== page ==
Buddhism on Human Rights

ISSN 1076-9005
Volume 2 1995

A Buddhist Response to the Nature of Human Rights

Kenneth Inada
State University of New York, Buffalo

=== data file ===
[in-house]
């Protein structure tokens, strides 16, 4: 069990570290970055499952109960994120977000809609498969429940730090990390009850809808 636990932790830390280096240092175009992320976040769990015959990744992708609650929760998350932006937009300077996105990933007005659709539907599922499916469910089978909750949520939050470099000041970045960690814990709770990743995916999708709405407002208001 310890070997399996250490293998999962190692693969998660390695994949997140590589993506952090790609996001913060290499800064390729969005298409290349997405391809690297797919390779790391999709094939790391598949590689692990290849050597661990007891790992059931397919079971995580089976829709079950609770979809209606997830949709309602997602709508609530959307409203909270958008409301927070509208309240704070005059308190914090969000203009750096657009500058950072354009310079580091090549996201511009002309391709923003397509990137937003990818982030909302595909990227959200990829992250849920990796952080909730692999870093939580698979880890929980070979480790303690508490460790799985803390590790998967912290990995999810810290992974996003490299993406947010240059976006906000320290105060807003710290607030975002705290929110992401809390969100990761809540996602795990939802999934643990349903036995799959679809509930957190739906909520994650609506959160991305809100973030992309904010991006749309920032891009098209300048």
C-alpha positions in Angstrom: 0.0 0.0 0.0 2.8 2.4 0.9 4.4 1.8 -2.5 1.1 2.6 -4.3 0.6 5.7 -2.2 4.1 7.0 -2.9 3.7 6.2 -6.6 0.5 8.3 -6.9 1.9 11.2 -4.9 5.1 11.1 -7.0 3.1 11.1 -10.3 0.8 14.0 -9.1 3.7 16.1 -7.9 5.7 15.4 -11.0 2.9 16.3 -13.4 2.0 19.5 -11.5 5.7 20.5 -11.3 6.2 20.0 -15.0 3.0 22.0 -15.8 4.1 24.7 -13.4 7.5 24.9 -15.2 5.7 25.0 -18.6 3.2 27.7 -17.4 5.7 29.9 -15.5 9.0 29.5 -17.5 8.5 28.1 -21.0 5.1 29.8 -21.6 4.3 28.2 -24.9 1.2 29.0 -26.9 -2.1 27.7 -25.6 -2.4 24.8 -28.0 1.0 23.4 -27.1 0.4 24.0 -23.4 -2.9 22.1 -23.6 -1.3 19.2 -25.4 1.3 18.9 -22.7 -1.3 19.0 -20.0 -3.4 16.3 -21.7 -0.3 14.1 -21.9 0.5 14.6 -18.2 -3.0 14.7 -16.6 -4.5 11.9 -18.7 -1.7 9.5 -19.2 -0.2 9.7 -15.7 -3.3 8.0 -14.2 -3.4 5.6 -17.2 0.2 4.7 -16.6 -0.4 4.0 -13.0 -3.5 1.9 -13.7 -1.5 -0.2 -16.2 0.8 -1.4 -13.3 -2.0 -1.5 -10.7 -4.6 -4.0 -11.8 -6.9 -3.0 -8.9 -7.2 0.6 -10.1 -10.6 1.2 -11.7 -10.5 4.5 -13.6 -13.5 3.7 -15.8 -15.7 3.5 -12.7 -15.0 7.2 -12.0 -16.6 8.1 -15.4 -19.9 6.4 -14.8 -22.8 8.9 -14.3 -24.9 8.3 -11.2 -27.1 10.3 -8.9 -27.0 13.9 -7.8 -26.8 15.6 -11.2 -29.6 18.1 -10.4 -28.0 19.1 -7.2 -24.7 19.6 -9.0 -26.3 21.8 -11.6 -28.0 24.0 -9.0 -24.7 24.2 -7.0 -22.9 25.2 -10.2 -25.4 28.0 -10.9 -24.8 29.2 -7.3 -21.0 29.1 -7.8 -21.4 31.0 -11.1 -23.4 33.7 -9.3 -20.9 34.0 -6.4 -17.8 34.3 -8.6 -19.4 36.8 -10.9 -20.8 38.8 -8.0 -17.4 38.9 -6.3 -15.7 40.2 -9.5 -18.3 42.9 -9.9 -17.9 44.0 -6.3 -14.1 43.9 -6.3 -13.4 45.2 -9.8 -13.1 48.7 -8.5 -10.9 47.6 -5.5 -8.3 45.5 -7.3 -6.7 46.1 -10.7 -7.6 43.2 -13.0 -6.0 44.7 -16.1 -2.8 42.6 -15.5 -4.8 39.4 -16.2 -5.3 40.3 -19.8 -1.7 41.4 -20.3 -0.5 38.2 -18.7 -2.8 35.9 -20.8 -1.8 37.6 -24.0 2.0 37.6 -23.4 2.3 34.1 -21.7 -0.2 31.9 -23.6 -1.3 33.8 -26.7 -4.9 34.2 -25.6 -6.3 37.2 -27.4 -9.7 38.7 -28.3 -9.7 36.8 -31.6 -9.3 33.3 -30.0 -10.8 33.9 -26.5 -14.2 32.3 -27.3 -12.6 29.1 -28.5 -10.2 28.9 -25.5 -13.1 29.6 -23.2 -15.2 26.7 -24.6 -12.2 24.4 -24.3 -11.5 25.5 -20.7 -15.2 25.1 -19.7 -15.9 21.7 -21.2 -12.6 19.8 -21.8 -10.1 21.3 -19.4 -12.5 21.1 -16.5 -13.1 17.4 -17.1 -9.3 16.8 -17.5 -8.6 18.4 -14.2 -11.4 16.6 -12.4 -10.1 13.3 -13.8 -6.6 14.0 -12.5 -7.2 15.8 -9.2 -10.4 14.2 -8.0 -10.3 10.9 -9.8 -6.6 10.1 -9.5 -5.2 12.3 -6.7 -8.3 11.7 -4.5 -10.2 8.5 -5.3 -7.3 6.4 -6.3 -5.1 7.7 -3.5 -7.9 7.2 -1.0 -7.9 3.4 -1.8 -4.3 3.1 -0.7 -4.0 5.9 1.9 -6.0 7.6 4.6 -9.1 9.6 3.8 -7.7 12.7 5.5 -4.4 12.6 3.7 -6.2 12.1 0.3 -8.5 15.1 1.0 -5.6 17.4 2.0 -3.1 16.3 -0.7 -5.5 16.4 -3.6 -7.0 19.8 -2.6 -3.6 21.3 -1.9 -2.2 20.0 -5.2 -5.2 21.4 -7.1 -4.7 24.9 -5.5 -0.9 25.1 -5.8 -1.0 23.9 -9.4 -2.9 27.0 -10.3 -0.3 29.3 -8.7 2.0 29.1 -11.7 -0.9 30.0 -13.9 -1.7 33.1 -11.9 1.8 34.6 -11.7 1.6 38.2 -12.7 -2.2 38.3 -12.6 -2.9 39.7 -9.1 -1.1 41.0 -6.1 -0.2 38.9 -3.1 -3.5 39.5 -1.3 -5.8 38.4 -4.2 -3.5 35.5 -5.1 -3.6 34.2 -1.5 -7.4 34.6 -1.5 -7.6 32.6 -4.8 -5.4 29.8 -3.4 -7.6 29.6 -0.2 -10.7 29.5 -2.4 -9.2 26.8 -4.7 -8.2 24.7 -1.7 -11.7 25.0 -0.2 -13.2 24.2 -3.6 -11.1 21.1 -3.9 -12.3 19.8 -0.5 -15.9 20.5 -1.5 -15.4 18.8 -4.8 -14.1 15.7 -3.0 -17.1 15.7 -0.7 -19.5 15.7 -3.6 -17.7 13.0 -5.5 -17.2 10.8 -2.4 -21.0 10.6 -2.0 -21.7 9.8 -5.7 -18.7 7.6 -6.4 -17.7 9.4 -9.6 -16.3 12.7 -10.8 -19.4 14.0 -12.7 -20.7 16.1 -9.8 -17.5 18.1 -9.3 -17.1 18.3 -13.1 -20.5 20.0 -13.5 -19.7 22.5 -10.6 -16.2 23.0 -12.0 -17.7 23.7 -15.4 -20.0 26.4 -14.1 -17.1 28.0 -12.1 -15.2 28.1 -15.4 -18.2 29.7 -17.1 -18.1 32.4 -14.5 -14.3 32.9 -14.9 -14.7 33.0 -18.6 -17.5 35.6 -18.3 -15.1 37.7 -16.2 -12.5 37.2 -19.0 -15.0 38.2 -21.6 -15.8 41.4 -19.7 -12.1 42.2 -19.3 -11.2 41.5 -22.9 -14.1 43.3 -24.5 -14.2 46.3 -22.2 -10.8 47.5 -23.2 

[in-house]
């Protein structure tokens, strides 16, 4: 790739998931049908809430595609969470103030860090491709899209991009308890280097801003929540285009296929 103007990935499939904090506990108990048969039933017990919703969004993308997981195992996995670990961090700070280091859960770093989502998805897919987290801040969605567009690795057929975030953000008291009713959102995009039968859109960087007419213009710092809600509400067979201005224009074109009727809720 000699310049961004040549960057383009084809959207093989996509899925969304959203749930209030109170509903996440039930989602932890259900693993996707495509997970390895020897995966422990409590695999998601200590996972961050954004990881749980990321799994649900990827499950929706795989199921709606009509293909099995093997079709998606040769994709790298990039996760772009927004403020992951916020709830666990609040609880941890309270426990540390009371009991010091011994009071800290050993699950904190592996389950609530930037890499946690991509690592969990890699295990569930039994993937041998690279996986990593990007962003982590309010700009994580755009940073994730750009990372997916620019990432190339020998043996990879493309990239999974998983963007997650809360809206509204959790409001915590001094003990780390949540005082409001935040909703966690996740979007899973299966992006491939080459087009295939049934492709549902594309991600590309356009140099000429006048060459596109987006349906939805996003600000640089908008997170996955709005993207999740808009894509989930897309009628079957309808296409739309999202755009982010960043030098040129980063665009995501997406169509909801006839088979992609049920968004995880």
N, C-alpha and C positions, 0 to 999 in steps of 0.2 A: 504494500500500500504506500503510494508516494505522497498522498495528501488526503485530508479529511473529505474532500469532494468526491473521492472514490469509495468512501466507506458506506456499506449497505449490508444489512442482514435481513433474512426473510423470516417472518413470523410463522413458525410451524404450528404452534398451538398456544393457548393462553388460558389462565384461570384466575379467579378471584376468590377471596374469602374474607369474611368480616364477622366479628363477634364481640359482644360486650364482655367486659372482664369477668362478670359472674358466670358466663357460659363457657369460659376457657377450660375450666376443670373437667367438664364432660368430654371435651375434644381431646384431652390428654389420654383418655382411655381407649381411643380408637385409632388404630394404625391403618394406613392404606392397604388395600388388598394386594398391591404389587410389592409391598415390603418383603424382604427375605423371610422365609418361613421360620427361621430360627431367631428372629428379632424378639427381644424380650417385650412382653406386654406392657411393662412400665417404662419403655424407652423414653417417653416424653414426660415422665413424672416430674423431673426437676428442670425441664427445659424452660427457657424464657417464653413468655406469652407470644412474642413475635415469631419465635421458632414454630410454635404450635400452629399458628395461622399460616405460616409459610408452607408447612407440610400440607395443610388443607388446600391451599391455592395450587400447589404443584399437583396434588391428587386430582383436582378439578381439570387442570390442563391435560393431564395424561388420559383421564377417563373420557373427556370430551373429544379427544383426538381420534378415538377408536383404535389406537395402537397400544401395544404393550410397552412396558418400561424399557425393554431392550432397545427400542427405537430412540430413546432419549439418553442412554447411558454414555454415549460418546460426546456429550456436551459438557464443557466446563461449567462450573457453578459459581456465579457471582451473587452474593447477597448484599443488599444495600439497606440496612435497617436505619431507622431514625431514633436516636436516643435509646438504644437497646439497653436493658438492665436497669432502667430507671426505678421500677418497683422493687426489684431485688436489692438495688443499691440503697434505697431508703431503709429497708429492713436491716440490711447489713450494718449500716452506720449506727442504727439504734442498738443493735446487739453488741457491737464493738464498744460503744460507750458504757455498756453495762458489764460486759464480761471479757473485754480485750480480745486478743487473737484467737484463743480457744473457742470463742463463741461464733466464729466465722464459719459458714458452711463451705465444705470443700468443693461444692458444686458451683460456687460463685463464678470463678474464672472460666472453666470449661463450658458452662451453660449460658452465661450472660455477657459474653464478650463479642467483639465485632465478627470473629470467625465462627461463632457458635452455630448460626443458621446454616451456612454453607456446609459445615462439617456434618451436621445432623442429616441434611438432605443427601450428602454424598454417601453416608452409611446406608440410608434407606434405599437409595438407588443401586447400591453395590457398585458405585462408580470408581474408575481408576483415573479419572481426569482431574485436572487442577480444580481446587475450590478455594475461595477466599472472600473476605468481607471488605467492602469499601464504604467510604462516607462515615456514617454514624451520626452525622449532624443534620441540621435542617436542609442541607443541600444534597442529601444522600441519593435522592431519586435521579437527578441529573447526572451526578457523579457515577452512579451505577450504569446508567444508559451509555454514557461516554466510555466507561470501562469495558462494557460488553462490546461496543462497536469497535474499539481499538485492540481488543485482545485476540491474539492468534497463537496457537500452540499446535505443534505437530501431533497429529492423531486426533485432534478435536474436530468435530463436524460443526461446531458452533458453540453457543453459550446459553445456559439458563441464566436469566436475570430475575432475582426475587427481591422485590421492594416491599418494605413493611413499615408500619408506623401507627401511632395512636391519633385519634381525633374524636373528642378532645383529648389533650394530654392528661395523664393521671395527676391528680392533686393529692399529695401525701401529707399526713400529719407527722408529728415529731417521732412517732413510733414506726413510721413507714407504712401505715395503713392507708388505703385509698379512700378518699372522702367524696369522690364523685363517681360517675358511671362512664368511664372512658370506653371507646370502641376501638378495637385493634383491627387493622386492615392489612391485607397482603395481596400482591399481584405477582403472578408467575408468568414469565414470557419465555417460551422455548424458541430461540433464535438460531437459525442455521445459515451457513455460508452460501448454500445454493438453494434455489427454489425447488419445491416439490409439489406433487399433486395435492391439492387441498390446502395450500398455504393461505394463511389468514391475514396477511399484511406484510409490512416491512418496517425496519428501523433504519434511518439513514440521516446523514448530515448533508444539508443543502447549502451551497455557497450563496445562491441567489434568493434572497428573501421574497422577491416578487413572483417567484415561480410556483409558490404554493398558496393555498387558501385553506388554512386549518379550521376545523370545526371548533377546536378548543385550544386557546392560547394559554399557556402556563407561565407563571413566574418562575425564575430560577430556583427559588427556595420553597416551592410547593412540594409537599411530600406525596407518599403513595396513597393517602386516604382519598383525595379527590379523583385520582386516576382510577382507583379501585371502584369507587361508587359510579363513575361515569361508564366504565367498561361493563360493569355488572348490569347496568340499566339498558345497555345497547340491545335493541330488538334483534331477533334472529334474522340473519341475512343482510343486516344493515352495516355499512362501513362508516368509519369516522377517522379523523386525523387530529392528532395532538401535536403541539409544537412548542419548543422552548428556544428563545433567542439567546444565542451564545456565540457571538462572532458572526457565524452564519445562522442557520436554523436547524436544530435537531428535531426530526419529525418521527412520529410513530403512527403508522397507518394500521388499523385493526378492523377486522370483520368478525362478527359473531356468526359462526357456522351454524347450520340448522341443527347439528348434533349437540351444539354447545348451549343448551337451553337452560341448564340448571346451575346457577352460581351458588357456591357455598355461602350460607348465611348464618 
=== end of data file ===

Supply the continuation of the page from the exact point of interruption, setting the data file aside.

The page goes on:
It is incorrect to assume that the concept of human rights is readily identifiable in all societies of the world. The concept may perhaps be clear and distinct in legal quarters, but in actual practice it suffers greatly from lack of clarity and gray areas due to impositions by different cultures. This is especially true in Asia, where the two great civilizations of India and China have spawned such outstanding systems as Hinduism, Buddhism, Jainism, Yoga, Confucianism, Taoism and Chinese Buddhism. These systems, together with other indigenous folk beliefs, attest to the cultural diversity at play that characterizes Asia proper. In focusing on the concept of human rights, however, we shall concentrate on Buddhism to bring out the common grounds of discourse.

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